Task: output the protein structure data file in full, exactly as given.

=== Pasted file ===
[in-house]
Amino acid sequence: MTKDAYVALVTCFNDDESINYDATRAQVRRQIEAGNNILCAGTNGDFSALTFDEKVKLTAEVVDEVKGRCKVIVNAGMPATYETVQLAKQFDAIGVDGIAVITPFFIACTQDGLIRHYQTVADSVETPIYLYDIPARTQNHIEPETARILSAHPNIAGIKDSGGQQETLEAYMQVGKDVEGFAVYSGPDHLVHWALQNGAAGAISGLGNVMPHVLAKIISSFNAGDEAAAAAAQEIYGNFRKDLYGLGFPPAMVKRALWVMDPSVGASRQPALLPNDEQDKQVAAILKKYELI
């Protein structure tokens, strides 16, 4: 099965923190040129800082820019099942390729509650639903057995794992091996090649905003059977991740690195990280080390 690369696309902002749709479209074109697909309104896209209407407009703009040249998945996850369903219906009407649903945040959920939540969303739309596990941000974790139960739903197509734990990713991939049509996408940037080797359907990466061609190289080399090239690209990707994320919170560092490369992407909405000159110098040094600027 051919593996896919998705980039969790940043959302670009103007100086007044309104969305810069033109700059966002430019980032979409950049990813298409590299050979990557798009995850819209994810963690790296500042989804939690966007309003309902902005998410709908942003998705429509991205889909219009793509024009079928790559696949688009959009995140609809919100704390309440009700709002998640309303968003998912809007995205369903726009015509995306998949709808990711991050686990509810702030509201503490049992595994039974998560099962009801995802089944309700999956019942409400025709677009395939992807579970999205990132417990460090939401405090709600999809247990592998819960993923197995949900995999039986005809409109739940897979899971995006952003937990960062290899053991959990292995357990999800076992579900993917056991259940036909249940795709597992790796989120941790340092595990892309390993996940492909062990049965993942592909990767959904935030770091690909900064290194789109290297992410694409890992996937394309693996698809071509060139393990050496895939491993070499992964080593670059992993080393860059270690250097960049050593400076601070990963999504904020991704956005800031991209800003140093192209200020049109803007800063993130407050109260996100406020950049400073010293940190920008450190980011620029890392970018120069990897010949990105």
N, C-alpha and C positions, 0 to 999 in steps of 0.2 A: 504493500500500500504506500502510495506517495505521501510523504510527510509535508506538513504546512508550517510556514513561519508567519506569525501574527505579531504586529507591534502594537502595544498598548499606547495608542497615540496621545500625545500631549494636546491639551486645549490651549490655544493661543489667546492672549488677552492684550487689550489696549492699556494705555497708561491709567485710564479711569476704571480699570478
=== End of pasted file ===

[in-house]
Amino acid sequence: MTKDAYVALVTCFNDDESINYDATRAQVRRQIEAGNNILCAGTNGDFSALTFDEKVKLTAEVVDEVKGRCKVIVNAGMPATYETVQLAKQFDAIGVDGIAVITPFFIACTQDGLIRHYQTVADSVETPIYLYDIPARTQNHIEPETARILSAHPNIAGIKDSGGQQETLEAYMQVGKDVEGFAVYSGPDHLVHWALQNGAAGAISGLGNVMPHVLAKIISSFNAGDEAAAAAAQEIYGNFRKDLYGLGFPPAMVKRALWVMDPSVGASRQPALLPNDEQDKQVAAILKKYELI
């Protein structure tokens, strides 16, 4: 099965923190040129800082820019099942390729509650639903057995794992091996090649905003059977991740690195990280080390 690369696309902002749709479209074109697909309104896209209407407009703009040249998945996850369903219906009407649903945040959920939540969303739309596990941000974790139960739903197509734990990713991939049509996408940037080797359907990466061609190289080399090239690209990707994320919170560092490369992407909405000159110098040094600027 051919593996896919998705980039969790940043959302670009103007100086007044309104969305810069033109700059966002430019980032979409950049990813298409590299050979990557798009995850819209994810963690790296500042989804939690966007309003309902902005998410709908942003998705429509991205889909219009793509024009079928790559696949688009959009995140609809919100704390309440009700709002998640309303968003998912809007995205369903726009015509995306998949709808990711991050686990509810702030509201503490049992595994039974998560099962009801995802089944309700999956019942409400025709677009395939992807579970999205990132417990460090939401405090709600999809247990592998819960993923197995949900995999039986005809409109739940897979899971995006952003937990960062290899053991959990292995357990999800076992579900993917056991259940036909249940795709597992790796989120941790340092595990892309390993996940492909062990049965993942592909990767959904935030770091690909900064290194789109290297992410694409890992996937394309693996698809071509060139393990050496895939491993070499992964080593670059992993080393860059270690250097960049050593400076601070990963999504904020991704956005800031991209800003140093192209200020049109803007800063993130407050109260996100406020950049400073010293940190920008450190980011620029890392970018120069990897010949990105």
N, C-alpha and C positions, 0 to 999 in steps of 0.2 A: 504493500500500500504506500502510495506517495505521501510523504510527510509535508506538513504546512508550517510556514513561519508567519506569525501574527505579531504586529507591534502594537502595544498598548499606547495608542497615540496621545500625545500631549494636546491639551486645549490651549490655544493661543489667546492672549488677552492684550487689550489696549492699556494705555497708561491709567485710564479711569476704571480699570478